An SF Gateway eBook: bringing the classics to the future.
Television experimenter Curtis Drew sets out to combine the X-ray with television to aid surgery. However, he discovers instead 'pure' television-invisible 'Z-rays' which have the potential to receive and record any situation-anywhere. Nothing is private any more. The secrets of the warlords, the immoralities of the masses, the hidden crimes all be lie exposed before the merciless, penetrating power of the invisible Z-ray. The invention could benefit humanity, yet to Drew it opens up more lucrative possibilities. He becomes a scientific 'Peeping Tom' and blackmailer, but when murder results, Scotland Yard becomes interested...
John Russell Fearn (1908-1960)John Francis Russell Fearn was born in Worsley, near Manchester, on 5th June, 1908. As a child he devoured imaginative fiction, beginning to write SF at the age of ten - in imitation of Wells and Verne - on a typewriter he was given for his birthday. Extremely prolific, Fearn used many pseudonyms. During the 1930s he wrote for magazines, including the US Pulp magazines, but during the Second World War he switched to books, becoming a central figure in the post-war paperback boom. He wrote numerous westerns, crime stories and romances as well as SF, most of which appeared under the names Vargo Statten and Volsted Gridban (the latter pseudonym being taken over from E. C. Tubb).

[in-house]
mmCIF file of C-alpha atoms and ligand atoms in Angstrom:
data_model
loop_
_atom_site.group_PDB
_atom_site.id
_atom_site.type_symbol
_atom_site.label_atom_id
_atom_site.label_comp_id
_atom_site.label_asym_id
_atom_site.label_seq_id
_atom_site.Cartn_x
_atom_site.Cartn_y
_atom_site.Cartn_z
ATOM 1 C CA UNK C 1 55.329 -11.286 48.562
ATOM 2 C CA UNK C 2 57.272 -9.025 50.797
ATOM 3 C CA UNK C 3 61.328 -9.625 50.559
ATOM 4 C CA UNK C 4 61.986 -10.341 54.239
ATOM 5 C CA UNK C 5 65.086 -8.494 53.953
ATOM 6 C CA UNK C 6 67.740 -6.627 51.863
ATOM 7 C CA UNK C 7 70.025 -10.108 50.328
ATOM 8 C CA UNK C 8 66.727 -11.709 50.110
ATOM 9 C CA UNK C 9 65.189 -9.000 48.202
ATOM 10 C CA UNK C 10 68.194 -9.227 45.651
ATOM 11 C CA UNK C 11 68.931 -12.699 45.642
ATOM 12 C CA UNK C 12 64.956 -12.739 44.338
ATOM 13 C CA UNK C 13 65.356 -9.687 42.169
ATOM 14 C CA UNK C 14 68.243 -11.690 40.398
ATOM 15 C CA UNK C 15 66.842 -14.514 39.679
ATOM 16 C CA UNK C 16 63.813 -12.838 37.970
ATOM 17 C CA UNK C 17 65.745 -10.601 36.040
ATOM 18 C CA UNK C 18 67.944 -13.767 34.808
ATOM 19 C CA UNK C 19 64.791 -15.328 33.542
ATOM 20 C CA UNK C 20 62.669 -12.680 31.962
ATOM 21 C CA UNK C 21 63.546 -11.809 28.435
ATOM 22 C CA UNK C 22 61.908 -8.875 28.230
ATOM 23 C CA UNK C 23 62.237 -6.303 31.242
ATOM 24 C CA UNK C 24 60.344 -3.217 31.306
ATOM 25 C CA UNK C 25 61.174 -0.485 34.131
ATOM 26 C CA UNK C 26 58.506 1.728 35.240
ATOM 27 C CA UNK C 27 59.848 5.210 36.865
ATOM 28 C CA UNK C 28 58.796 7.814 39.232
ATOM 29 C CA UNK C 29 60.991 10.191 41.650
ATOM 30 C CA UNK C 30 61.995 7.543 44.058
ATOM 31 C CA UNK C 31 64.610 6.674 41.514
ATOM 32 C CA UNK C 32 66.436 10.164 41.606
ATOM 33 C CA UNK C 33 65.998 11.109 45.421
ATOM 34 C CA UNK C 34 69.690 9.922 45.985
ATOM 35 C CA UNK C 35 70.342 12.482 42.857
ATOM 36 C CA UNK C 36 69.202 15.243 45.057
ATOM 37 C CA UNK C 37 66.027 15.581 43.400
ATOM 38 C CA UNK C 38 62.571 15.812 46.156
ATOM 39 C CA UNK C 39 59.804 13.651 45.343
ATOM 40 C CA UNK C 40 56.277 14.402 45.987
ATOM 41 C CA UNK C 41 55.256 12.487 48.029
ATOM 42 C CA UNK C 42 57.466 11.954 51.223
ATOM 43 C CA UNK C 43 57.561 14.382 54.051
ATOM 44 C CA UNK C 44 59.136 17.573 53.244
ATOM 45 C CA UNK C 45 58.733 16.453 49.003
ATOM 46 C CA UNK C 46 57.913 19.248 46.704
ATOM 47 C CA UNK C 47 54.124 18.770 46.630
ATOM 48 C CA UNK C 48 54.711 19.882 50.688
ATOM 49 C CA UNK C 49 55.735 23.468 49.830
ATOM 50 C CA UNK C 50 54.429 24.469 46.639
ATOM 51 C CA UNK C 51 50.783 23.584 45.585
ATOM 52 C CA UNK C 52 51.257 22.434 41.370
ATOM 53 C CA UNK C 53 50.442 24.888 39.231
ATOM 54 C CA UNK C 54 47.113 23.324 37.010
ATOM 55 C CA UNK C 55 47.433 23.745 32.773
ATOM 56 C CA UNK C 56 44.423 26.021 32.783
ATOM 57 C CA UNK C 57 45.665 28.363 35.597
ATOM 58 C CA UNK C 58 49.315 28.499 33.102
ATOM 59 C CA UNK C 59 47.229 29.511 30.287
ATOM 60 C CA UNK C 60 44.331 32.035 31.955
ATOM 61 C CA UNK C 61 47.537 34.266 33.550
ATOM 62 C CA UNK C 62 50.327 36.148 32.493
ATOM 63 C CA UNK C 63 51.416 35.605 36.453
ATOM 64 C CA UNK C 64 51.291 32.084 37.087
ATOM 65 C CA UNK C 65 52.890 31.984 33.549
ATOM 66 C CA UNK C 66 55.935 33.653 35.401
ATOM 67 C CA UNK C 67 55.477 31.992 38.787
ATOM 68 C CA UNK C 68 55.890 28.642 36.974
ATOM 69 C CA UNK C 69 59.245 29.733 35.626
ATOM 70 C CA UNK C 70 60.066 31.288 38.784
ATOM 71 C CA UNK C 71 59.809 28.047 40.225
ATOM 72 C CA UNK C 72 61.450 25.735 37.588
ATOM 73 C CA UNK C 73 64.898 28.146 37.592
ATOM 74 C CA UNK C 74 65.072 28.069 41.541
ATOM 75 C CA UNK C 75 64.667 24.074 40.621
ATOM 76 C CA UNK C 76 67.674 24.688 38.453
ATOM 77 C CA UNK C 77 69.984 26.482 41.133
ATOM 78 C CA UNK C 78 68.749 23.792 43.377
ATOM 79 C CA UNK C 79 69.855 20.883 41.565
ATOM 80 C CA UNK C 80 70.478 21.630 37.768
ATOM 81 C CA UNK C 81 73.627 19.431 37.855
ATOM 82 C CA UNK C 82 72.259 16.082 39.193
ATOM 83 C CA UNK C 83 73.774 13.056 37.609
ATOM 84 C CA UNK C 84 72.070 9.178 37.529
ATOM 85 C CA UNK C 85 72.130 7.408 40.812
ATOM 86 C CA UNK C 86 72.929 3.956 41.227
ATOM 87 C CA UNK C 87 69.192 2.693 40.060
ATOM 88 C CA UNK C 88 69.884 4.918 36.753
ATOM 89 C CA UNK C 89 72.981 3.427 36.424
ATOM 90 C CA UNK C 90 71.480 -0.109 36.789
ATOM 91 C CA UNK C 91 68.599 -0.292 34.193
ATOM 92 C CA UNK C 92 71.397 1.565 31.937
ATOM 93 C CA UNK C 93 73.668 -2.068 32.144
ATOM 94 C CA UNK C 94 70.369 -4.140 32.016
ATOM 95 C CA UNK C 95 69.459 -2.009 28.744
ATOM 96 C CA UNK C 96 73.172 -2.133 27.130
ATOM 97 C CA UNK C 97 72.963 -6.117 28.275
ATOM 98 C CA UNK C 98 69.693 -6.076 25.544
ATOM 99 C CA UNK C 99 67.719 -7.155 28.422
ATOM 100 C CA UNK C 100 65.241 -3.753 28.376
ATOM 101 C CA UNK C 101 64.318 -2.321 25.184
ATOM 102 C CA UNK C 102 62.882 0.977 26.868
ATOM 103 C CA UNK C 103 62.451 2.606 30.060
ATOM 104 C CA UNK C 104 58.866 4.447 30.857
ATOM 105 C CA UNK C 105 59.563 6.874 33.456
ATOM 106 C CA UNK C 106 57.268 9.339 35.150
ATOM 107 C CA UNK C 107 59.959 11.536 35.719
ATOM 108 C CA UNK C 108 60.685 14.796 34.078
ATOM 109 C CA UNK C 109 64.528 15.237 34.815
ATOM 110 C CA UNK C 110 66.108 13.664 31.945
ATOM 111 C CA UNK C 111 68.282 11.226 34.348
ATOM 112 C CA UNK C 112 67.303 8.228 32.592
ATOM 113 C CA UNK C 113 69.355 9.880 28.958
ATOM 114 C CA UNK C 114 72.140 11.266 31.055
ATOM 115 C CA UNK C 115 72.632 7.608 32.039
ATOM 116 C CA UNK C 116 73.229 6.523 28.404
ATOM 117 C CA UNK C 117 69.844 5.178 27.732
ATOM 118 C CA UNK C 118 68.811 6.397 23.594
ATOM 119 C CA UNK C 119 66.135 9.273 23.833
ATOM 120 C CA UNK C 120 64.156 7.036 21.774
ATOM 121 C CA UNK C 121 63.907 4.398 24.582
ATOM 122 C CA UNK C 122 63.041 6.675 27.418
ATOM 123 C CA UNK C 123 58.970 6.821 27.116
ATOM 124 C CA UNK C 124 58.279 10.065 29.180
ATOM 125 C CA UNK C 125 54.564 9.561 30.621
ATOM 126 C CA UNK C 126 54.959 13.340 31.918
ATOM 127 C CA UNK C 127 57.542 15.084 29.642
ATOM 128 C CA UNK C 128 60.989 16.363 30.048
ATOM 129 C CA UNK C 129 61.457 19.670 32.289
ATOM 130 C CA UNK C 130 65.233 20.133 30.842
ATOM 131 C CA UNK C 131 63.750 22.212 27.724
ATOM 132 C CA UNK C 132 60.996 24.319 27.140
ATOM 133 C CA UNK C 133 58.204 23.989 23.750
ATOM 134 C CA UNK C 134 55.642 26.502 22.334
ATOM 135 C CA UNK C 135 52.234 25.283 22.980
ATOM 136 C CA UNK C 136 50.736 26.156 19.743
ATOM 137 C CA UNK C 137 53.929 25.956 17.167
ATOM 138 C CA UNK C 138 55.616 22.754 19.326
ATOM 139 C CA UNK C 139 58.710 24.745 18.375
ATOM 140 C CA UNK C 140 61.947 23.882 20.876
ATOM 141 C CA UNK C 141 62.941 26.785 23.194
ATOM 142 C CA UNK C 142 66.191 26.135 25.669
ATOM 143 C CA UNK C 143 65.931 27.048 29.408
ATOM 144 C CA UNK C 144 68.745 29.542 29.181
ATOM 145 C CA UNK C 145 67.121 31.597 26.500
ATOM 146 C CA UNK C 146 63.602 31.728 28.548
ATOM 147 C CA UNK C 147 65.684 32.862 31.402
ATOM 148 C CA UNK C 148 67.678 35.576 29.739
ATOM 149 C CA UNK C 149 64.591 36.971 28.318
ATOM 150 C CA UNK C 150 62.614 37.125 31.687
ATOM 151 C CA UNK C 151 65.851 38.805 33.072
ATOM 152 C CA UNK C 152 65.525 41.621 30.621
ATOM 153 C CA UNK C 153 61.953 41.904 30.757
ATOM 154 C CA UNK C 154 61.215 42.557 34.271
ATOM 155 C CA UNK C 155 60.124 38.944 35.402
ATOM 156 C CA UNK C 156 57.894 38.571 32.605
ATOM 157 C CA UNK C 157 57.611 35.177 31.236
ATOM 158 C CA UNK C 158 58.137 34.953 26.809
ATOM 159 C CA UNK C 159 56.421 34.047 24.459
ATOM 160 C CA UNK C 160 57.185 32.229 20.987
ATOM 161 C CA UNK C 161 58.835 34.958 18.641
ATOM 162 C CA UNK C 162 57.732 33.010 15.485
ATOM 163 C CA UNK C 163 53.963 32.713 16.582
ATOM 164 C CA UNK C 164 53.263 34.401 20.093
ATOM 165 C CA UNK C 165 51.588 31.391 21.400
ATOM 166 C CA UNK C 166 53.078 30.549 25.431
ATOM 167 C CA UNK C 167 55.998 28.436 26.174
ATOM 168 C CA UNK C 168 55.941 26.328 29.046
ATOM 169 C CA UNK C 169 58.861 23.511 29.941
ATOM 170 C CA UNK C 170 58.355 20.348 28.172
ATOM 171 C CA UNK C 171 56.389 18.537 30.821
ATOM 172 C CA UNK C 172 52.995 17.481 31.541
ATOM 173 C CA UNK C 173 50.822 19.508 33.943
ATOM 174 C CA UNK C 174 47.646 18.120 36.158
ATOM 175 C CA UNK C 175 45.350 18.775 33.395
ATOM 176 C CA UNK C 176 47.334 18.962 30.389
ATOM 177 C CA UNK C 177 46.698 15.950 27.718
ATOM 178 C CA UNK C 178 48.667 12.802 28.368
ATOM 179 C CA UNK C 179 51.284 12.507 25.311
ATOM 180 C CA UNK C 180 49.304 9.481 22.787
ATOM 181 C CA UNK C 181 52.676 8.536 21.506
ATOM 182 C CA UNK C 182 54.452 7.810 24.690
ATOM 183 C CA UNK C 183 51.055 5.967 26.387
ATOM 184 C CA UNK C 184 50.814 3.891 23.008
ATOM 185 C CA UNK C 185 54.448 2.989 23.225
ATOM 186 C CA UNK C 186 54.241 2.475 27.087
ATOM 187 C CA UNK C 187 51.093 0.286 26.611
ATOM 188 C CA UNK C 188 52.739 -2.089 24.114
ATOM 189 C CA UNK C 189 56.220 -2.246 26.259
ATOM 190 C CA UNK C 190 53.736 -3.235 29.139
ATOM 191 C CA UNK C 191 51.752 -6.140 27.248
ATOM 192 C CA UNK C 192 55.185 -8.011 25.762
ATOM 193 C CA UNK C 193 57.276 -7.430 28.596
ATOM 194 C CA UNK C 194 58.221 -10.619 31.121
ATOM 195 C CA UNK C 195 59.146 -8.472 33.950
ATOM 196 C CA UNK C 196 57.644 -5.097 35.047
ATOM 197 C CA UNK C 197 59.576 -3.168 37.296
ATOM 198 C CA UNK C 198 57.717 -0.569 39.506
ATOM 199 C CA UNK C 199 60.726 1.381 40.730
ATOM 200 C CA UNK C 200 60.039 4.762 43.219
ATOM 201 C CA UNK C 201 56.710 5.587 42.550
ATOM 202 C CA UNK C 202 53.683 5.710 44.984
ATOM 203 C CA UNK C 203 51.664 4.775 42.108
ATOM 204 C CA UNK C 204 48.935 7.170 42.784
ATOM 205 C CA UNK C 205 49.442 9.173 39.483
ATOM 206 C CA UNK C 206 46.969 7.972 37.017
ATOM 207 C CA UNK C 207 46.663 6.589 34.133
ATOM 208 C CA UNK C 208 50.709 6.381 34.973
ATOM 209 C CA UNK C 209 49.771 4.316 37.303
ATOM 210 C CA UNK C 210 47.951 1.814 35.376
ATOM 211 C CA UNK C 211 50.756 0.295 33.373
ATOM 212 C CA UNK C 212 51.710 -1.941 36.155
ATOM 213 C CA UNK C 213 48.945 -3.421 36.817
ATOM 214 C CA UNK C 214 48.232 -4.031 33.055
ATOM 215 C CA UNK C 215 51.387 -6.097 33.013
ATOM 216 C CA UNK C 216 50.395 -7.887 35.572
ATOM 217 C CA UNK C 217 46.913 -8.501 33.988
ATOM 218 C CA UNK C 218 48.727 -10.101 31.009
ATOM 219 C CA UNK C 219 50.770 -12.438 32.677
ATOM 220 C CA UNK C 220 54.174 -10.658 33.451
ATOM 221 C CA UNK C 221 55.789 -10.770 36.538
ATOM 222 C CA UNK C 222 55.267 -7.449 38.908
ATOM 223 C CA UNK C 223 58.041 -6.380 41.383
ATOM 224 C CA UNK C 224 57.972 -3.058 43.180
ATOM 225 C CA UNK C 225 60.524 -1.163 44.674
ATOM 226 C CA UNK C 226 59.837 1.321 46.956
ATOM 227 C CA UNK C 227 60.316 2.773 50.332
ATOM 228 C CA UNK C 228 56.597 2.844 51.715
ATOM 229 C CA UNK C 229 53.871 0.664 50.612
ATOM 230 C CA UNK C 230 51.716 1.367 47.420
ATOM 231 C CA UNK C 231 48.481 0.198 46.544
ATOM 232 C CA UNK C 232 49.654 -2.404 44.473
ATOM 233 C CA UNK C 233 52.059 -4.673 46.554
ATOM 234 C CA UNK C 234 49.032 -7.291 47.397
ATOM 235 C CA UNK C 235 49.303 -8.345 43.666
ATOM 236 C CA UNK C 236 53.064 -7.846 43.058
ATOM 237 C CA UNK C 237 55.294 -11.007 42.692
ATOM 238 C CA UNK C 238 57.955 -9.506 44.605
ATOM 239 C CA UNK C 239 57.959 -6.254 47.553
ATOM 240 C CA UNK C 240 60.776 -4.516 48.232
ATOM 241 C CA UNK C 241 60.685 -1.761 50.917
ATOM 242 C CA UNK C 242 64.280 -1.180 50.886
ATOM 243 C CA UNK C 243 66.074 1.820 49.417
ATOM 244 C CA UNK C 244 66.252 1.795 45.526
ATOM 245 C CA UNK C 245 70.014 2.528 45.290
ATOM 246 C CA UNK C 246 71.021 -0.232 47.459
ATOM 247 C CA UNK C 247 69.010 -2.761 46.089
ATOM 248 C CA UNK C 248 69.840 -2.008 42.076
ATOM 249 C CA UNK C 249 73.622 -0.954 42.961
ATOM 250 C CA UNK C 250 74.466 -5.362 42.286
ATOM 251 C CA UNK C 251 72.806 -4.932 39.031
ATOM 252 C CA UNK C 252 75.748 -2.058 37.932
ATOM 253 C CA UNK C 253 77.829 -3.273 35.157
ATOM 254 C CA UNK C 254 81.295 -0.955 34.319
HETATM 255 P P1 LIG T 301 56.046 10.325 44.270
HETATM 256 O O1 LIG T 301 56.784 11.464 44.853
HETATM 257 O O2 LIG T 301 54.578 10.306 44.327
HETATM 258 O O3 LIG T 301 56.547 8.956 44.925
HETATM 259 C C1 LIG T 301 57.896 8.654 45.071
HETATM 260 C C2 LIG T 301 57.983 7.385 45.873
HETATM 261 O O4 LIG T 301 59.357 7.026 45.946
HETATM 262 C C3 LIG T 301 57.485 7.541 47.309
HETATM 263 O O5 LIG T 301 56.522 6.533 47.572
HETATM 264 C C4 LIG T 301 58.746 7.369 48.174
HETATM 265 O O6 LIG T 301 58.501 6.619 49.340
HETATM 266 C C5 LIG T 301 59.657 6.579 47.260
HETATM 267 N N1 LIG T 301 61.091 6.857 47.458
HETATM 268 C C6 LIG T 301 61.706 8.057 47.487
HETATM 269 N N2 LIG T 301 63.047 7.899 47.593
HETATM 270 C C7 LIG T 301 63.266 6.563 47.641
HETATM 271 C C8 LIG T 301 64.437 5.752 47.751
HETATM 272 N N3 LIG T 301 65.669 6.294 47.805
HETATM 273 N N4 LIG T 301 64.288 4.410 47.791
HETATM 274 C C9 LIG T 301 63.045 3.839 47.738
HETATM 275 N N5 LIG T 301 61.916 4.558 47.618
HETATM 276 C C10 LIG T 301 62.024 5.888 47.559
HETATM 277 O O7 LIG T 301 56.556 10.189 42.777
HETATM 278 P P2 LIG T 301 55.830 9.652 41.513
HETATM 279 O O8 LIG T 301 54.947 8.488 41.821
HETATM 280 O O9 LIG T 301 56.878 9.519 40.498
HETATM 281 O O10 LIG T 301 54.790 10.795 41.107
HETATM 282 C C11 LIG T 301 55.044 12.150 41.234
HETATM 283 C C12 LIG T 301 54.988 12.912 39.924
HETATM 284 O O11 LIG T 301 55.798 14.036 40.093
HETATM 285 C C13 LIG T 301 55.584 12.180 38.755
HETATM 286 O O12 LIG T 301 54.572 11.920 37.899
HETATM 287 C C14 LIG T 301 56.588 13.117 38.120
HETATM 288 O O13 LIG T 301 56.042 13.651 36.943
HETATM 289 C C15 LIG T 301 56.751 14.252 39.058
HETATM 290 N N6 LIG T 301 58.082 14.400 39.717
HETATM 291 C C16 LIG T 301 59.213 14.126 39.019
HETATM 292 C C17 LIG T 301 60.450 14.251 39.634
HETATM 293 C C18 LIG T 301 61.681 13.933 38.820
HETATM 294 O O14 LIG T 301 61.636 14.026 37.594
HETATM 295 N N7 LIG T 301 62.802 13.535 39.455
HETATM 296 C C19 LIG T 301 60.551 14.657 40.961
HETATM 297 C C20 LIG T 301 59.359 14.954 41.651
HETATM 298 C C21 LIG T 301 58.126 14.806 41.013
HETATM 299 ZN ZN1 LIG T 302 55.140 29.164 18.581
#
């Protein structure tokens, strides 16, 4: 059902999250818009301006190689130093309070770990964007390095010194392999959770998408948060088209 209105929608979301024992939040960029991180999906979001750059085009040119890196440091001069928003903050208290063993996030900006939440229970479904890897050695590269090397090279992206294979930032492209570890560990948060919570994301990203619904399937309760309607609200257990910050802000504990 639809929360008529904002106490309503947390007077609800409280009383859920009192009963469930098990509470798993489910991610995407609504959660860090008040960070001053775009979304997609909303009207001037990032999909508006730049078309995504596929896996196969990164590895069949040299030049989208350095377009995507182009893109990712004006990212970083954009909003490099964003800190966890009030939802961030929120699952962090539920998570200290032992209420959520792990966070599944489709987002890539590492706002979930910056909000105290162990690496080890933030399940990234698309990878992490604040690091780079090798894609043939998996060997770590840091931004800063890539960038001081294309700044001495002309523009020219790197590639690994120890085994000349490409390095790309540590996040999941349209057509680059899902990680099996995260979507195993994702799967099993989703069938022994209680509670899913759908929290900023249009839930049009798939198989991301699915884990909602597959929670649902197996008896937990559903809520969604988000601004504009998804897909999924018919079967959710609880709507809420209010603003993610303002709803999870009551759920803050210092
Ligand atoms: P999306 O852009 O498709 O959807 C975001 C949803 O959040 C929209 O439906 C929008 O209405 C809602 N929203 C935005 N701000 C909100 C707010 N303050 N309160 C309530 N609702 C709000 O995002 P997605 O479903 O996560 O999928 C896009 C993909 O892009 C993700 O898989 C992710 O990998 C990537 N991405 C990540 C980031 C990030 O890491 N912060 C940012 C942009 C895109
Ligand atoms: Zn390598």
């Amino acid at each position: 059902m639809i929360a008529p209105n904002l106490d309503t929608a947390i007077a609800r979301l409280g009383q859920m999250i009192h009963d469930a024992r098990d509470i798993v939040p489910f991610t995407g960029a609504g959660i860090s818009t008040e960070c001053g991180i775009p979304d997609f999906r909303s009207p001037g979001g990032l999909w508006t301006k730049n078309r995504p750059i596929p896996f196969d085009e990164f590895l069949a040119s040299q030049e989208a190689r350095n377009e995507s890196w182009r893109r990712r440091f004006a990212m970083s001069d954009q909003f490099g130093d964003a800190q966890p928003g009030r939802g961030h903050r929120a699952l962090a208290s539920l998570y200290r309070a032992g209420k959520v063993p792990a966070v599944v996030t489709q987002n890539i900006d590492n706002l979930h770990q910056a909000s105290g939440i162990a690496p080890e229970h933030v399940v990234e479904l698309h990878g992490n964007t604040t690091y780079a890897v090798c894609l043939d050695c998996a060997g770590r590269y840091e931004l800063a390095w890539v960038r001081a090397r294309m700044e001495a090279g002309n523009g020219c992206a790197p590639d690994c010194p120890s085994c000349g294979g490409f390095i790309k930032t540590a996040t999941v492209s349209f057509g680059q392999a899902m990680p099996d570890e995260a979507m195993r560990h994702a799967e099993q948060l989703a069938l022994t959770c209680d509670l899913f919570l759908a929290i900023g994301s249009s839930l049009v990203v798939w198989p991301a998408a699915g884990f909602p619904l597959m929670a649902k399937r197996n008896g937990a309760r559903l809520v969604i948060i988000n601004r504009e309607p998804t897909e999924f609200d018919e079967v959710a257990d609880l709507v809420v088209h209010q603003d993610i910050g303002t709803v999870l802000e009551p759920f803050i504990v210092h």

Altogether Fearn published 18 stories in the pre-war Astounding, and went on to write more than 100 other stories in all the leading American pulp magazines through to 1948. The Encyclopedia of Science Fiction notes that 'his best work is vigorous and occasionally vivid' and the influential British SF agent and editor, John Carnell, paid this tribute: 'Fearn was one of the Greats of the earlier ages, and his name should be there with Hugo Gernsback, John W. Campbell, Stanley G. Weinbaum, Murray Leinster, and all the others whose thoughts and works form ulated today's modern science fiction.'